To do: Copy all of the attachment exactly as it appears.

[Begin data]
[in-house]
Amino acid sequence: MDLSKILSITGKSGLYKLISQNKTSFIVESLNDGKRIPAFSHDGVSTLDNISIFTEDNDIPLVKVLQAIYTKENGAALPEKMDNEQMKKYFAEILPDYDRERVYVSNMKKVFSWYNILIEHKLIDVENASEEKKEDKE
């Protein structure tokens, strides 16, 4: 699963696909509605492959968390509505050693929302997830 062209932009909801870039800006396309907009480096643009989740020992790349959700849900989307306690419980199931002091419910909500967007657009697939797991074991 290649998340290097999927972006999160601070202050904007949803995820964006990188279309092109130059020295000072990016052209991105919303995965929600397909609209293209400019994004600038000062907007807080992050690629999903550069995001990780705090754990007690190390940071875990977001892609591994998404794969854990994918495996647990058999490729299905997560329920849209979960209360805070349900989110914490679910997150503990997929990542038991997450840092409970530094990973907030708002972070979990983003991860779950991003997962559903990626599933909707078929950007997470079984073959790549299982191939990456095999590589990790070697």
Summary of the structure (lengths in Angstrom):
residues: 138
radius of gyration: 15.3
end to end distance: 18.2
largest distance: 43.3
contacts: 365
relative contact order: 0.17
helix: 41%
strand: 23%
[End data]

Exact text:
[in-house]
Amino acid sequence: MDLSKILSITGKSGLYKLISQNKTSFIVESLNDGKRIPAFSHDGVSTLDNISIFTEDNDIPLVKVLQAIYTKENGAALPEKMDNEQMKKYFAEILPDYDRERVYVSNMKKVFSWYNILIEHKLIDVENASEEKKEDKE
């Protein structure tokens, strides 16, 4: 699963696909509605492959968390509505050693929302997830 062209932009909801870039800006396309907009480096643009989740020992790349959700849900989307306690419980199931002091419910909500967007657009697939797991074991 290649998340290097999927972006999160601070202050904007949803995820964006990188279309092109130059020295000072990016052209991105919303995965929600397909609209293209400019994004600038000062907007807080992050690629999903550069995001990780705090754990007690190390940071875990977001892609591994998404794969854990994918495996647990058999490729299905997560329920849209979960209360805070349900989110914490679910997150503990997929990542038991997450840092409970530094990973907030708002972070979990983003991860779950991003997962559903990626599933909707078929950007997470079984073959790549299982191939990456095999590589990790070697």
Summary of the structure (lengths in Angstrom):
residues: 138
radius of gyration: 15.3
end to end distance: 18.2
largest distance: 43.3
contacts: 365
relative contact order: 0.17
helix: 41%
strand: 23%